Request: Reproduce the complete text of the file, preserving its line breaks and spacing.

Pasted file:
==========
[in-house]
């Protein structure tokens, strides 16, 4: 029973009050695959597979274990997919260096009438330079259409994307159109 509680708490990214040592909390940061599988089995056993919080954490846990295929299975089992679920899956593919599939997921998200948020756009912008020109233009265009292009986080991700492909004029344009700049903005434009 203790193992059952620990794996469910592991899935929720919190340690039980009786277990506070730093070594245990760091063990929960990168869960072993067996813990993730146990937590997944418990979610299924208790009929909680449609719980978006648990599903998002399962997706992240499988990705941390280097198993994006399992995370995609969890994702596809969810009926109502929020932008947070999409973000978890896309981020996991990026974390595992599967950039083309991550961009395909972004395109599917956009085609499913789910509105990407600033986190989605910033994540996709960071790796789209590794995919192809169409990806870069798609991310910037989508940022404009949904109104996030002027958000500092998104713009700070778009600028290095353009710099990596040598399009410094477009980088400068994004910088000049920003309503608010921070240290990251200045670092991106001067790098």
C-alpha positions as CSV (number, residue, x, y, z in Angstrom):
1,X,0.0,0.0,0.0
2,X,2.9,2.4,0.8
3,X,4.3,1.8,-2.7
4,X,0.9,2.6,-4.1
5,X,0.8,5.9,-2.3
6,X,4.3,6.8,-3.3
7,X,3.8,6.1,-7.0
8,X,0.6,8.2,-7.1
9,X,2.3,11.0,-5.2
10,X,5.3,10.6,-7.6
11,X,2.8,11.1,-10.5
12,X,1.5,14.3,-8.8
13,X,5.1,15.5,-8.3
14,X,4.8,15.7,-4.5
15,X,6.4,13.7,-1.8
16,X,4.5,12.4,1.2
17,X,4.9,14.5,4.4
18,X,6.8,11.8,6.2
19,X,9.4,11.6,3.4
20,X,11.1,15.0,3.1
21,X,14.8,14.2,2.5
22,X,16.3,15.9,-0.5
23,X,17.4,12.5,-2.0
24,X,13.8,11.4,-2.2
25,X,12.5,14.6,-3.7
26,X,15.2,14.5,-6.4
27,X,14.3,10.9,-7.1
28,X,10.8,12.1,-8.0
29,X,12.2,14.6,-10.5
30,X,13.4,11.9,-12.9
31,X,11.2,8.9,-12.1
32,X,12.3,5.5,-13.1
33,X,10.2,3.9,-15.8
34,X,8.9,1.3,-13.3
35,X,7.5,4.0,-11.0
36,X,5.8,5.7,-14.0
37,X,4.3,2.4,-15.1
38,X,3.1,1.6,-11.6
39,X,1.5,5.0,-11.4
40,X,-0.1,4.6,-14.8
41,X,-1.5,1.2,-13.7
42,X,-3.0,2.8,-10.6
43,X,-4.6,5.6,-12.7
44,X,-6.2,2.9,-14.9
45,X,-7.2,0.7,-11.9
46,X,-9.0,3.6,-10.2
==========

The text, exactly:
[in-house]
């Protein structure tokens, strides 16, 4: 029973009050695959597979274990997919260096009438330079259409994307159109 509680708490990214040592909390940061599988089995056993919080954490846990295929299975089992679920899956593919599939997921998200948020756009912008020109233009265009292009986080991700492909004029344009700049903005434009 203790193992059952620990794996469910592991899935929720919190340690039980009786277990506070730093070594245990760091063990929960990168869960072993067996813990993730146990937590997944418990979610299924208790009929909680449609719980978006648990599903998002399962997706992240499988990705941390280097198993994006399992995370995609969890994702596809969810009926109502929020932008947070999409973000978890896309981020996991990026974390595992599967950039083309991550961009395909972004395109599917956009085609499913789910509105990407600033986190989605910033994540996709960071790796789209590794995919192809169409990806870069798609991310910037989508940022404009949904109104996030002027958000500092998104713009700070778009600028290095353009710099990596040598399009410094477009980088400068994004910088000049920003309503608010921070240290990251200045670092991106001067790098």
C-alpha positions as CSV (number, residue, x, y, z in Angstrom):
1,X,0.0,0.0,0.0
2,X,2.9,2.4,0.8
3,X,4.3,1.8,-2.7
4,X,0.9,2.6,-4.1
5,X,0.8,5.9,-2.3
6,X,4.3,6.8,-3.3
7,X,3.8,6.1,-7.0
8,X,0.6,8.2,-7.1
9,X,2.3,11.0,-5.2
10,X,5.3,10.6,-7.6
11,X,2.8,11.1,-10.5
12,X,1.5,14.3,-8.8
13,X,5.1,15.5,-8.3
14,X,4.8,15.7,-4.5
15,X,6.4,13.7,-1.8
16,X,4.5,12.4,1.2
17,X,4.9,14.5,4.4
18,X,6.8,11.8,6.2
19,X,9.4,11.6,3.4
20,X,11.1,15.0,3.1
21,X,14.8,14.2,2.5
22,X,16.3,15.9,-0.5
23,X,17.4,12.5,-2.0
24,X,13.8,11.4,-2.2
25,X,12.5,14.6,-3.7
26,X,15.2,14.5,-6.4
27,X,14.3,10.9,-7.1
28,X,10.8,12.1,-8.0
29,X,12.2,14.6,-10.5
30,X,13.4,11.9,-12.9
31,X,11.2,8.9,-12.1
32,X,12.3,5.5,-13.1
33,X,10.2,3.9,-15.8
34,X,8.9,1.3,-13.3
35,X,7.5,4.0,-11.0
36,X,5.8,5.7,-14.0
37,X,4.3,2.4,-15.1
38,X,3.1,1.6,-11.6
39,X,1.5,5.0,-11.4
40,X,-0.1,4.6,-14.8
41,X,-1.5,1.2,-13.7
42,X,-3.0,2.8,-10.6
43,X,-4.6,5.6,-12.7
44,X,-6.2,2.9,-14.9
45,X,-7.2,0.7,-11.9
46,X,-9.0,3.6,-10.2